“That may be true”, answered the tailors, “but clearly it is divine providence that we are here, and what do you have to lose anyway? The poritz is behaving so crazily that he might even be crazy enough to like our work.”
The tax collector, accepting that he had no alternatives, introduced the two tailors to the poritz. To the amazement of all concerned, the poritz not only allowed them to sew a sample, but was thrilled with it when it was completed. He commissioned the tailors to make the entire bridal wardrobe and paid them well upon its completion. He also called in the tax collector to thank him for finding such excellent tailors and told him that he could keep his position.
When the wife of the poritz saw how happy the tailors were that the tax collector could keep his job, she called her husband to the side. “Look, if these Jews are so happy that the tax collector wasn’t thrown out of the village, why don’t you tell them about the last tax collector that we threw into the dungeon? Maybe they’ll pay a ransom to free him.”
The poritz told the tailors about the last tax collector that he imprisoned together with his family in his underground prison for not paying his dues. They had been there so long that they were begging to die.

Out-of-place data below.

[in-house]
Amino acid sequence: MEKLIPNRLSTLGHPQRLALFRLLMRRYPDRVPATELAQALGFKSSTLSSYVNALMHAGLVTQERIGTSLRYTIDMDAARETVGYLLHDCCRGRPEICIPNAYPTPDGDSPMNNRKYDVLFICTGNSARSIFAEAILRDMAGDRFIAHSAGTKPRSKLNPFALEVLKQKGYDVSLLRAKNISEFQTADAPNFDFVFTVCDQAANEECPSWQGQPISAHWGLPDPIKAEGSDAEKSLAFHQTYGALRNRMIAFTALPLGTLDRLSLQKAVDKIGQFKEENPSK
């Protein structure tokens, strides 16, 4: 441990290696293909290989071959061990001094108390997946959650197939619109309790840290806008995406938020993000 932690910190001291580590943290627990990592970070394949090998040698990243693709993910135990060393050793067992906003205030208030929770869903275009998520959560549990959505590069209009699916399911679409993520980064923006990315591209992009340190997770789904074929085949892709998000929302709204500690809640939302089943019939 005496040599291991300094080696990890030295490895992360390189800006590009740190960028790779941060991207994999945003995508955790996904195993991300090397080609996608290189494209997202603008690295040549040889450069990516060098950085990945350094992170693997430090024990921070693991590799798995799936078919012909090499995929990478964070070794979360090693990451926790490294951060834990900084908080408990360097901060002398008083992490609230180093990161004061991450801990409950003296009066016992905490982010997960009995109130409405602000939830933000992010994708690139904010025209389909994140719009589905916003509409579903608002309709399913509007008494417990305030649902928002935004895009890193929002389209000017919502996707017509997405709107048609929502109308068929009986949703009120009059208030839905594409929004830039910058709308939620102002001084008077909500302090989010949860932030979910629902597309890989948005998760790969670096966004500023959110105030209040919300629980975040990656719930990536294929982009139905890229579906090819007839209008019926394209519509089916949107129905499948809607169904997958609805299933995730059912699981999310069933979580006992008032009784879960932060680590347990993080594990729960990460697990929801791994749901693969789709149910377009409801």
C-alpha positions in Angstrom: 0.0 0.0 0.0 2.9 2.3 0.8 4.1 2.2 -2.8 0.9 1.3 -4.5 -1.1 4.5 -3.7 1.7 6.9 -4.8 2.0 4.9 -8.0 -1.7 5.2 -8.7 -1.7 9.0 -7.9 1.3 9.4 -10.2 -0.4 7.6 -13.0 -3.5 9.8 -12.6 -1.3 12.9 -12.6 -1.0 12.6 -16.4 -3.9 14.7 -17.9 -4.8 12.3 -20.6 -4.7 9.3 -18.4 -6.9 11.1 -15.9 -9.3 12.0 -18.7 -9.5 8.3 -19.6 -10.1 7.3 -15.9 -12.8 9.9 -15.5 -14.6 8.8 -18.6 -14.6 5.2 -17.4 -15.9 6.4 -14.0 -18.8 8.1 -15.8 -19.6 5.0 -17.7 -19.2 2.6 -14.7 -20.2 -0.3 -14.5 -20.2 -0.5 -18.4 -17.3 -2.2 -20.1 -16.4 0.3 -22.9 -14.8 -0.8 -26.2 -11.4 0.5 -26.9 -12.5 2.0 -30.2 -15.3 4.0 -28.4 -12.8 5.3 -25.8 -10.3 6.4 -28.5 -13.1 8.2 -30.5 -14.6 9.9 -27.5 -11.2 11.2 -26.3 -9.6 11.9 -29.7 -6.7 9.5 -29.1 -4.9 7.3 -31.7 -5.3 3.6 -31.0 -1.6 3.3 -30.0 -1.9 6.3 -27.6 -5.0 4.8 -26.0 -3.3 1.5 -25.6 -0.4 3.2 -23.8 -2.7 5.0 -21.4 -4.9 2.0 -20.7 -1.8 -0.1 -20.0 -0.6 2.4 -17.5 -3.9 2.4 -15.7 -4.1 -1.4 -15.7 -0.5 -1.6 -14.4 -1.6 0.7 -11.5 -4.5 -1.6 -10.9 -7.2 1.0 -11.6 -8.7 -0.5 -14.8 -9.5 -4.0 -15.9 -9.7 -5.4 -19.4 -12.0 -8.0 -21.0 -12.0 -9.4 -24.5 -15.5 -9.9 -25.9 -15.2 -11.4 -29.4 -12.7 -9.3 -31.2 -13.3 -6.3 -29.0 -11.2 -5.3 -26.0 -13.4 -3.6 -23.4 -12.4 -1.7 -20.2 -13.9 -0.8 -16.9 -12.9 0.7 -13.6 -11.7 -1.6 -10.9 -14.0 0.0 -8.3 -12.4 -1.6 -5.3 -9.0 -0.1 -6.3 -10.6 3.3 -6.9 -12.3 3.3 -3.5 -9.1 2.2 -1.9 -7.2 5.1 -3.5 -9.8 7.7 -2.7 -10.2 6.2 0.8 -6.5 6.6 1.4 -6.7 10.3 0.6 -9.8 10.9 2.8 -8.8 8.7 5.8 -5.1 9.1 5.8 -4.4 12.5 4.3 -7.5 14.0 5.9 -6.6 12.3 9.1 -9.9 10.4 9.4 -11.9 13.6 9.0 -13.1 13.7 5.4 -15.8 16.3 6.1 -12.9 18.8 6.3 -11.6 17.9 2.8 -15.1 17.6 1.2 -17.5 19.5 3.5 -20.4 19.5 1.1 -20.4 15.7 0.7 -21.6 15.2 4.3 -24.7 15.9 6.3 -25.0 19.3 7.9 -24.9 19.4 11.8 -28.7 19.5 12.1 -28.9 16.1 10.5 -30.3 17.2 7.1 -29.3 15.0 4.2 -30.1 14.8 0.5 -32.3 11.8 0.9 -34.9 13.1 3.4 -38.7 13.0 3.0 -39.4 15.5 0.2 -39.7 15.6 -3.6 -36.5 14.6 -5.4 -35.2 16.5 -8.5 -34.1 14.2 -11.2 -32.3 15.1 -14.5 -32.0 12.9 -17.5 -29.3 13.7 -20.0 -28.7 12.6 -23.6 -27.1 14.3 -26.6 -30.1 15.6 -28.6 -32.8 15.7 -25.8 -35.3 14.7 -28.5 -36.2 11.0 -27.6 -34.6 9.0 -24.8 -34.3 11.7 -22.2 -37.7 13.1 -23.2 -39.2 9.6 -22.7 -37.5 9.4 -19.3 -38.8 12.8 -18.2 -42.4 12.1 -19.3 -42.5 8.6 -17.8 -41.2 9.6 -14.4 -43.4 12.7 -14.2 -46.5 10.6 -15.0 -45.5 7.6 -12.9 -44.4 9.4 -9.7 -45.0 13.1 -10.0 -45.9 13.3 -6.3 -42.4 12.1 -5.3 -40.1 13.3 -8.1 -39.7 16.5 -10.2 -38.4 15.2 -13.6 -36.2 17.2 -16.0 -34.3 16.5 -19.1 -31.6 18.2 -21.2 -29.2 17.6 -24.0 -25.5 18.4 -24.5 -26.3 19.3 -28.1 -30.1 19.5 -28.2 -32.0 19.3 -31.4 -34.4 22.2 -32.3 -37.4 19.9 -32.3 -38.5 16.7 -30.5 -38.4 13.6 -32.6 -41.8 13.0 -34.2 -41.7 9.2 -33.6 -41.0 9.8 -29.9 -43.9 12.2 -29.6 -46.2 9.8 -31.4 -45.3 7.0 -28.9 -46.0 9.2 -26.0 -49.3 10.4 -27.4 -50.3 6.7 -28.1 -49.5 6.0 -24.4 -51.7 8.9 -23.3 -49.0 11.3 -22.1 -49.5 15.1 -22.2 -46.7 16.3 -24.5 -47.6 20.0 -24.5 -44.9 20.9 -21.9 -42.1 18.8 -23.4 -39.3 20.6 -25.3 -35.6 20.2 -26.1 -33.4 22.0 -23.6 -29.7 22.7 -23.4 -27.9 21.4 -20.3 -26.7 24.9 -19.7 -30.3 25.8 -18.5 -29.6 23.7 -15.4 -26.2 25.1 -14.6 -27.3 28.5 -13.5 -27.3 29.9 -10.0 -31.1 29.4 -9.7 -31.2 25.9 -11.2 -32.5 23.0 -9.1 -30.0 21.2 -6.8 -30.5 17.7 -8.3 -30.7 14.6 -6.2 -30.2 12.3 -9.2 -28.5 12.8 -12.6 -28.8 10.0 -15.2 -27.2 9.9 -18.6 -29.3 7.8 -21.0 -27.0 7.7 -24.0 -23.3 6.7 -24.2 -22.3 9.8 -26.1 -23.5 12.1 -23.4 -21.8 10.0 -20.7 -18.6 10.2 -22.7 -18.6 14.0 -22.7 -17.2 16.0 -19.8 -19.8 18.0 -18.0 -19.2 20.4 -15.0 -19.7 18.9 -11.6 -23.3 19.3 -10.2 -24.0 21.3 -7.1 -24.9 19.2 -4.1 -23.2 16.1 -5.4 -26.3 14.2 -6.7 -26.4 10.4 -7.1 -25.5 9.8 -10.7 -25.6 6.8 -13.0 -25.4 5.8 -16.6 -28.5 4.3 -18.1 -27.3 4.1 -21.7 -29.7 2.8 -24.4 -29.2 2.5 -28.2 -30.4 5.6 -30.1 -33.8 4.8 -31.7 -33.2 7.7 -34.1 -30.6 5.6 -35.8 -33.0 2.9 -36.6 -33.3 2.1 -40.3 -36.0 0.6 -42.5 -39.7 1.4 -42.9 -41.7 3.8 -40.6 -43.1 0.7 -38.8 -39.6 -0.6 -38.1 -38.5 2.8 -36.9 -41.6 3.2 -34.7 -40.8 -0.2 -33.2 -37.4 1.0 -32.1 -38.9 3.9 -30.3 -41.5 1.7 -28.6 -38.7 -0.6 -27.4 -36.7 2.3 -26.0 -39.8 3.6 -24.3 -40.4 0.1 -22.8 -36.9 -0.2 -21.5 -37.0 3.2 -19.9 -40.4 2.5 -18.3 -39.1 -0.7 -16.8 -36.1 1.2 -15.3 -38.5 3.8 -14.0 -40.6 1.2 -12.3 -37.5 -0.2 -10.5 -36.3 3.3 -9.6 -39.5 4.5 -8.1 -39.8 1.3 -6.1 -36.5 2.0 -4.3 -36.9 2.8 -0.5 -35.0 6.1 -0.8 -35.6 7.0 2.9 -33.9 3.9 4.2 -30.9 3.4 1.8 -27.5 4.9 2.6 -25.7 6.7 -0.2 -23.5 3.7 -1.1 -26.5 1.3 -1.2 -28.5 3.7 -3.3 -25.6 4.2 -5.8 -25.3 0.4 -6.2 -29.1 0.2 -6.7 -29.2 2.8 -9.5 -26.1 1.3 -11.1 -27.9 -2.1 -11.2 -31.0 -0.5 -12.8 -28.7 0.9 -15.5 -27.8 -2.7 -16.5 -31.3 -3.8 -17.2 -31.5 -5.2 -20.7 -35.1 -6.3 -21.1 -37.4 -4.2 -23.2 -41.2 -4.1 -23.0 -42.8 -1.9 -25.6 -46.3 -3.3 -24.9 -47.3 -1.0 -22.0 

“So how much does he owe you?” asked the tailors.
“Three hundred silver rubles,” answered the Poritz.
The first tailor, Reb Moshe looked at the other, “what do you think?”
“What can I say?” said Reb Itzik. “If it were not so much a huge amount I would agree. How wonderful it would be to make the great mitzvah of redeeming captives. But we’ve been working for years to get our money.”
“Listen, brother, said Reb Moshe, I still want to do it, if possible. So let’s dissolve our partnership and split our money.”
After dividing all the money, each one’s share, amazingly, was 300 silver rubles.
Reb Itzik, not wanting to give away all of his money, tried also to dissuade Reb Moshe from doing so. But to no avail.